Mark: That’s insane. My goal is to be happy, not wracked with anxieties, shame, and insecurities.

Ma’ark: Or that pushing them down is what makes them surge up even louder?

Mark: Shit, I think they heard us! Happiness. I am meditating on the sunny shores of Happyland. Thinking about why I want to be happy, and how I can help others be happy. Happy—

Ma’ark: They’re coming!


The harsh voices of my deeply held fears and shames flooded into my meditation, shattering the serenity I try so hard to preserve. And thanks to the trippiness lent by sensory deprivation, exhaustion, and hunger, their voices took on a tangible presence, and grotesque shapes filled the space around me. I full on hallucinated a host of demons descending.


My desire to resist—as I usually do—only fed them, and they loomed larger. One figment in particular, with tumors and open sores, misshapen tentacles, and muddy claws, bore down as if to devour me. Pain radiated from wherever its head was in the seething mass of flesh as it howled:


My nightmare. My deepest fear. And I don’t even know what ‘good enough’ means! Whatever it is, it’s always just out of my grasp—and whenever my life, or even jut a day, seems to be going pretty well, this is the thought that will lurch out of the icy depths and drag me back into darkness. God forbid I go any amount of time without an internal reminder that happiness is for winners, that my relationships are teetering, or that my career is pathetic.

Nowhere to go, no movies or phone to distract me, not even a diverting external scene—just the freezing emptiness, the demons, and me. For the first time ever, I felt cornered and truly powerless against the despair that has festered in me so long.

With no other options, I got creative.

Mark: ‘It’s all love’… It’s all love. This is love. Love. What happens if I love this? This doubt, fear, anxiety, this monster — this guardian?

Ma’ark: Interesting. Because you created it, remember? To protect you from pain, from others putting you down, from you relaxing into complacency and stagnation. It’s kept you moving by nipping at your heels so you don’t quit. It’s what has pushed you to travel the world, to finish grad school, to canoe the Mississippi, to survive in the wild, to live in vans, to court women who are much smarter than you. It does what it does out of love!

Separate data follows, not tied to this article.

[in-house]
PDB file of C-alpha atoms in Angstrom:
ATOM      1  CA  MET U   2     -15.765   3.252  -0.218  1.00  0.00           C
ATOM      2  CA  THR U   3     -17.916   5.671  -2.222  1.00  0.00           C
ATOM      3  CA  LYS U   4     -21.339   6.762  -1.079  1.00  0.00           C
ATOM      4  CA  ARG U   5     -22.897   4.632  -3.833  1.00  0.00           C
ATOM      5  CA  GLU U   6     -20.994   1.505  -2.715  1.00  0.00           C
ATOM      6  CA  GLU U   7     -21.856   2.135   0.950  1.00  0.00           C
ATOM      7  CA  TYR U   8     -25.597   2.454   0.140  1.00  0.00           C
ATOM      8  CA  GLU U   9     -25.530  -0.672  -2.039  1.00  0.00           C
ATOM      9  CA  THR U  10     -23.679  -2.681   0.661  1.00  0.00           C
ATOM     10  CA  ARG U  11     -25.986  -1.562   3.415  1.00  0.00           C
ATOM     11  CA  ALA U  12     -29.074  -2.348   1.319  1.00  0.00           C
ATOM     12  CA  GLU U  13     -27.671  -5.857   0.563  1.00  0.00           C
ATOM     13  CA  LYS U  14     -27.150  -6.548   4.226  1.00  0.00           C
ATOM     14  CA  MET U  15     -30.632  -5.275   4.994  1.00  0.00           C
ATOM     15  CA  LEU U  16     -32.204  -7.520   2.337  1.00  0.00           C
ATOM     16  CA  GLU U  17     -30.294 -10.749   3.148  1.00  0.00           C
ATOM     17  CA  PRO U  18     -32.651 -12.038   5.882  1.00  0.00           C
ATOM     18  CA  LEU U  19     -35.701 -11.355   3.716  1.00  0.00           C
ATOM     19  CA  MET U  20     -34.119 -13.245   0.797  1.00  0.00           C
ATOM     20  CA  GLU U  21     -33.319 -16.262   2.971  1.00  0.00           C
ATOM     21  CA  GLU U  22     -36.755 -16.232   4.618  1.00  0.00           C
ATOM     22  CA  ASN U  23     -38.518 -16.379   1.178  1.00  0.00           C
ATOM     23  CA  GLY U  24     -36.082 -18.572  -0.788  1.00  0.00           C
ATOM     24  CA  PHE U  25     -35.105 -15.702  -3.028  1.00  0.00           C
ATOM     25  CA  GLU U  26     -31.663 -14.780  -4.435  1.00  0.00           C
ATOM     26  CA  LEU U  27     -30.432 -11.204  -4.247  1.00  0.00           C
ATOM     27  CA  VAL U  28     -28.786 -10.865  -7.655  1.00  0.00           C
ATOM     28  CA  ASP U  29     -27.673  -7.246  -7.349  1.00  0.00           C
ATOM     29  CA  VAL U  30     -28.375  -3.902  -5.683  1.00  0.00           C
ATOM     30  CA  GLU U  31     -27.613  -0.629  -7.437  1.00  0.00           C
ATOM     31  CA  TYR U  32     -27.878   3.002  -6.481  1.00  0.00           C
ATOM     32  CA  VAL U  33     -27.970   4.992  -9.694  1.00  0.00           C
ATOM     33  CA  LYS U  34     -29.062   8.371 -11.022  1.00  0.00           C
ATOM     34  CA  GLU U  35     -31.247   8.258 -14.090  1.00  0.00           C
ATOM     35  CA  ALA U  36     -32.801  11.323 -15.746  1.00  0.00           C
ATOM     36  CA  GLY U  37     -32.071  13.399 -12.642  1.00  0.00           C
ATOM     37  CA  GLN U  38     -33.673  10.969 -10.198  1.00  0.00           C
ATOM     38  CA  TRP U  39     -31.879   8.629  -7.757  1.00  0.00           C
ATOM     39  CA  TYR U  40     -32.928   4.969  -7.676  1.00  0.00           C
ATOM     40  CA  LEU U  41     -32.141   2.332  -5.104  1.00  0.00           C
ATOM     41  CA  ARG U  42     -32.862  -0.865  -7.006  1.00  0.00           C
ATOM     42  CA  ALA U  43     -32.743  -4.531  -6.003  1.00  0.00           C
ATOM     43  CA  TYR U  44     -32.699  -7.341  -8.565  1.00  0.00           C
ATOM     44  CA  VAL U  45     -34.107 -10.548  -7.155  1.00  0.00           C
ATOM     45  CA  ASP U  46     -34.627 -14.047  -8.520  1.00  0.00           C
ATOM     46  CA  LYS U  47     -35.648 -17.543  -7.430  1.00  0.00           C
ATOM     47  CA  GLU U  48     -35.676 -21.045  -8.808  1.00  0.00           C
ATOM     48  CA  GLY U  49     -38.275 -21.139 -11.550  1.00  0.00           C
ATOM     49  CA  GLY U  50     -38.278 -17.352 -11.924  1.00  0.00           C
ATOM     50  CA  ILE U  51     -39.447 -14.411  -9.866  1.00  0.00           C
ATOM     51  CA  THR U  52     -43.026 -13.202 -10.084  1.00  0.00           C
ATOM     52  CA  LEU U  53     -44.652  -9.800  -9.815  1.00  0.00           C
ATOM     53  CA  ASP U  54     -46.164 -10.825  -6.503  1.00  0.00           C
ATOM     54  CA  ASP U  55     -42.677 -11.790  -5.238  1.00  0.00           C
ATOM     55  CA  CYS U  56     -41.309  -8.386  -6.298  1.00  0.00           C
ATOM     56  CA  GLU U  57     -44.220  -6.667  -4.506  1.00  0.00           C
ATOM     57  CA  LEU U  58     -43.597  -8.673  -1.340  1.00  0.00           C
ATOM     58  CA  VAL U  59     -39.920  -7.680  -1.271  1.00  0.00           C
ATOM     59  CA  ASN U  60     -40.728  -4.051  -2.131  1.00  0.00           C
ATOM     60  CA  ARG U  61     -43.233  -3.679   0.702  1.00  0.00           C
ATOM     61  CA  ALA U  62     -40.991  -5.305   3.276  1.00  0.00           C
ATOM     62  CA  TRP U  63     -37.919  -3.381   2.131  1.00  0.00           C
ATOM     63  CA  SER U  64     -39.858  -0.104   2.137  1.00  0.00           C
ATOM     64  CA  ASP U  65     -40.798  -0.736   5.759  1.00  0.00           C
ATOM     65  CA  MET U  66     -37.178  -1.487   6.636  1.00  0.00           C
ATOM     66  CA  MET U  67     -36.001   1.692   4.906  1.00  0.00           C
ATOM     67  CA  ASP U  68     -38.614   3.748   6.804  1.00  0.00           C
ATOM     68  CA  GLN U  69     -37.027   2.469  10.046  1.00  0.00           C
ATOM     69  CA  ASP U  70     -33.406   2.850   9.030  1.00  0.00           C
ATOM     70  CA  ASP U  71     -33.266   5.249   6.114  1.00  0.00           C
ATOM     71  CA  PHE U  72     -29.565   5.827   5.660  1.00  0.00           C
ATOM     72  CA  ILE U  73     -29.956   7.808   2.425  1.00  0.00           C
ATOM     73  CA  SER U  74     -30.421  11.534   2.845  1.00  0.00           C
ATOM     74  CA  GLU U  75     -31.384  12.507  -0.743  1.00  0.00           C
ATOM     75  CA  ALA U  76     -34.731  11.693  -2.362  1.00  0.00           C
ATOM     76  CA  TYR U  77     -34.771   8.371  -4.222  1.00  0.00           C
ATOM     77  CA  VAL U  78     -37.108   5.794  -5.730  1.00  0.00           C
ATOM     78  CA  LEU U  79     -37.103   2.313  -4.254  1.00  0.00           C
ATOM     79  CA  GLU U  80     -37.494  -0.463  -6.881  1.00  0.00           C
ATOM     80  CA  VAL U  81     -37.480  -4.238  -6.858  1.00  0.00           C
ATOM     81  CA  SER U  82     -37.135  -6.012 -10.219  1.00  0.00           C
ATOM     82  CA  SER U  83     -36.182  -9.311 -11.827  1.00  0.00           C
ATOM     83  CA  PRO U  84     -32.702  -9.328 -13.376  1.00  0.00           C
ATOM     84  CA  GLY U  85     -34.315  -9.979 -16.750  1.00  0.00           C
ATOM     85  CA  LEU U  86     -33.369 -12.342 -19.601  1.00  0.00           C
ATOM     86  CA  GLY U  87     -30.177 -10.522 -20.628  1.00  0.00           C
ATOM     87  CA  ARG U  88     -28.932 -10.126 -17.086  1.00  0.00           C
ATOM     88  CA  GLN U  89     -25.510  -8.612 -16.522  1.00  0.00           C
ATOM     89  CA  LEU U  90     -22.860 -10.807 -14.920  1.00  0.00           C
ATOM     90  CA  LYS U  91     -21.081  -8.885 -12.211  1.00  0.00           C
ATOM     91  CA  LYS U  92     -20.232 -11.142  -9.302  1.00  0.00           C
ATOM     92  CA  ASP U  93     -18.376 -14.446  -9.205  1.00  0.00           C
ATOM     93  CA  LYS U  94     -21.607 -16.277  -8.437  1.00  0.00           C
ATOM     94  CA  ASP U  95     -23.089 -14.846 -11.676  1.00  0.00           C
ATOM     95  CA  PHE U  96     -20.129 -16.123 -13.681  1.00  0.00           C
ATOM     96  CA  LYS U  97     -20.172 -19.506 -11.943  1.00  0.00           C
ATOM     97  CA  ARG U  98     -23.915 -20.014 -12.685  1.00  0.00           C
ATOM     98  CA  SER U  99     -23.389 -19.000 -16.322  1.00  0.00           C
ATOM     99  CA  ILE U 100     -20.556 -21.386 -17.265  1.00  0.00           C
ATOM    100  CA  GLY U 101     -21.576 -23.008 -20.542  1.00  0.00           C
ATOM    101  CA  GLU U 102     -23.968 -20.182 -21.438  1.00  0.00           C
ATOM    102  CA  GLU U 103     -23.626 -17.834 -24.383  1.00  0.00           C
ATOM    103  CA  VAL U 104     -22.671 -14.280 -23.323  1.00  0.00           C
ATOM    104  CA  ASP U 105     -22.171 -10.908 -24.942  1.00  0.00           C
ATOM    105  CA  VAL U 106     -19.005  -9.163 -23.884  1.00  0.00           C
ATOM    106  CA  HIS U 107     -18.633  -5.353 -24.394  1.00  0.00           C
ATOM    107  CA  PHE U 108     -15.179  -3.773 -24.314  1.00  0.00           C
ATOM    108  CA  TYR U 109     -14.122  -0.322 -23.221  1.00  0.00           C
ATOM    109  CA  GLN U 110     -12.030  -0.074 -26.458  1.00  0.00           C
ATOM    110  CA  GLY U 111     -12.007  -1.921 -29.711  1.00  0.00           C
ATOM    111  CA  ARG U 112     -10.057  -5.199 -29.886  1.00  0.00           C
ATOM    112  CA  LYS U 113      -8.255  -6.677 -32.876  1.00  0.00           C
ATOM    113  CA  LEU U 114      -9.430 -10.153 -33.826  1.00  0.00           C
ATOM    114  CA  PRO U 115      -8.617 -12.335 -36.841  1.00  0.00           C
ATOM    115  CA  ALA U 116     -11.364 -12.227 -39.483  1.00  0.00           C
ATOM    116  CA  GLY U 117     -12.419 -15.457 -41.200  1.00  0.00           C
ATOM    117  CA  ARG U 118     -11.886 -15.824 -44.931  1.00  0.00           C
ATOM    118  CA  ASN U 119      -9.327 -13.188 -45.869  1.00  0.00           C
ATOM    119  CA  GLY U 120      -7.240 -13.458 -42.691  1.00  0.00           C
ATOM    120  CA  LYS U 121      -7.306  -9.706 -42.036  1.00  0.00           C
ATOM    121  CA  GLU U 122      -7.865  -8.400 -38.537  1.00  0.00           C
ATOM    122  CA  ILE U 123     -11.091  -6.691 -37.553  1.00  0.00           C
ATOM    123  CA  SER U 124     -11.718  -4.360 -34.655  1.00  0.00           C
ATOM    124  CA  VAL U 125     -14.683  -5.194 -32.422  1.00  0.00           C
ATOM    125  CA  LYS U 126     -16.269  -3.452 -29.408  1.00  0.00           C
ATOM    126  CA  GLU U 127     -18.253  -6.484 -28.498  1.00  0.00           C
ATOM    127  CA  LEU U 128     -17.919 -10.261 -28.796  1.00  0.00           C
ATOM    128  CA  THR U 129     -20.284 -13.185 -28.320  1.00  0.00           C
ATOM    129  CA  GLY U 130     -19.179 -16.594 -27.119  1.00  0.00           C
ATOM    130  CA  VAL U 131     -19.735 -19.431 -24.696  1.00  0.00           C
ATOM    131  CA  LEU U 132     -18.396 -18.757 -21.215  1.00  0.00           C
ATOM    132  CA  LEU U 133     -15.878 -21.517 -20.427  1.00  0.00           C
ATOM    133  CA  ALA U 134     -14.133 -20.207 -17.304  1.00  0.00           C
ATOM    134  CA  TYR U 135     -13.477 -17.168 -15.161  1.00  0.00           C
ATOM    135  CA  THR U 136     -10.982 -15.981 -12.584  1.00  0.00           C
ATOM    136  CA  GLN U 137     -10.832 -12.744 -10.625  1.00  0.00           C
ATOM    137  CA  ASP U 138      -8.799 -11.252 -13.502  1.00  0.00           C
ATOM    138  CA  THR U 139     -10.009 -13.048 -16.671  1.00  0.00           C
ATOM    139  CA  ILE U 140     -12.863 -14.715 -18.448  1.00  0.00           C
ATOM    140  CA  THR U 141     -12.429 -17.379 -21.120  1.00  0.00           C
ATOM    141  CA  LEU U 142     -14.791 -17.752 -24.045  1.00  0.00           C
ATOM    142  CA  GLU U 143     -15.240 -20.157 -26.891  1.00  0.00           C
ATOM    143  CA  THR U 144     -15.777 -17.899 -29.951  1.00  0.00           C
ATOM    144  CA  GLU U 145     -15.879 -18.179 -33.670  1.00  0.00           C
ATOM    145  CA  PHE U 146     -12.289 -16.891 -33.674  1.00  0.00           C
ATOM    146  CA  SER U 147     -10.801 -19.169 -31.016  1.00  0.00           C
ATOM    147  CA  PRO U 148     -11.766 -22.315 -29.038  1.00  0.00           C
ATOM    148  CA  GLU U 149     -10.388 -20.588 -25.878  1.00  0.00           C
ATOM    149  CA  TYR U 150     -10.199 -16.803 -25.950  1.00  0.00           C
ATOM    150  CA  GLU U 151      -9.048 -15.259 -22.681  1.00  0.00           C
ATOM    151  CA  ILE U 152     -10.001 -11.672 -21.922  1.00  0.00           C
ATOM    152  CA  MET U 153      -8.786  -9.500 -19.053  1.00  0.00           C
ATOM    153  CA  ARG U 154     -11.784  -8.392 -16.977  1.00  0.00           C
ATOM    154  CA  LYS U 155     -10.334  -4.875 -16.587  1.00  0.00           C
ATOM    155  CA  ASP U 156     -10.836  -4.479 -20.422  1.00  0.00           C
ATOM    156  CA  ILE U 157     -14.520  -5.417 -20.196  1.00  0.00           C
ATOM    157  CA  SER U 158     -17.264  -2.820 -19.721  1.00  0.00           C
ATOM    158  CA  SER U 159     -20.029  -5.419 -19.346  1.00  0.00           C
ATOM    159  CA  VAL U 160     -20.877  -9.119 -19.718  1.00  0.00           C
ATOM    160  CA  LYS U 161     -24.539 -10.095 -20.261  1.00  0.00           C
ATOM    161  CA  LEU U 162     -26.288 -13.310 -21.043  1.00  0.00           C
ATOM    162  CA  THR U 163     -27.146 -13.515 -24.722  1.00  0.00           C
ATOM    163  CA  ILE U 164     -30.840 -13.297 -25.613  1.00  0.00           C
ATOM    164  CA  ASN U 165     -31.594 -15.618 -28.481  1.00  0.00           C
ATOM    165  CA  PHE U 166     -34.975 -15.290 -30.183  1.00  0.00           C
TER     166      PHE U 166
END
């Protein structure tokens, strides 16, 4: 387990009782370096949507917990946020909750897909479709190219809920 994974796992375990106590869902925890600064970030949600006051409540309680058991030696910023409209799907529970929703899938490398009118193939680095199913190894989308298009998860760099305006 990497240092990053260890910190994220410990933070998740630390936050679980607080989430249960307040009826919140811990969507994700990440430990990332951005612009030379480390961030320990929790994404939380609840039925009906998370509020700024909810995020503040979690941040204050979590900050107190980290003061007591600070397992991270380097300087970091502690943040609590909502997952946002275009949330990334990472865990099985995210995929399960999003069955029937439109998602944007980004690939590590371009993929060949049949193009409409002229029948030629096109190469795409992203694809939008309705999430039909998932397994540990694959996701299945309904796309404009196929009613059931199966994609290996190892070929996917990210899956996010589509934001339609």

Mark: And it’s right. I can’t hide from it.

Not knowing what else to do, I addressed the advancing demon in my mind, “Would you maybe want to be friends?”

It leaned over me, and in my mind’s eye I stood facing a monster as a frightened boy—but not running like I usually do. Not hiding. Because there was nowhere to go, in my mind or elsewhere. Feeling very exposed and scared that if I didn’t fight, run, hide, whatever—that I’m-Not-Good Enough would consume me and I’d become its permanent sycophant, a sniveling creature immobilized by self-doubt.

But what I saw instead when I held my ground and actually looked at it was that 1) it’s not as immense as I’ve always thought. (Actually, it’s the size of a big dog?) And, 2) the menace I’d always assumed in its eyes was not actually there. Instead there was concern and shy hope. Yes, I mean it was still terrifying and hideous to behold, but I sensed that it, too, wanted to be friends.

Essentially, this demon side of myself has spent so many years protecting me, pushing me, and caring for me. And I’ve taken its gifts—motivation, achievements, and new experiences—but hated it, fought it, and generally tried to get rid of it. All it wanted, this abused part of myself, was to be seen. Pretty fitting, too, since that’s what the rest of me wants as well: to be seen for what he really is.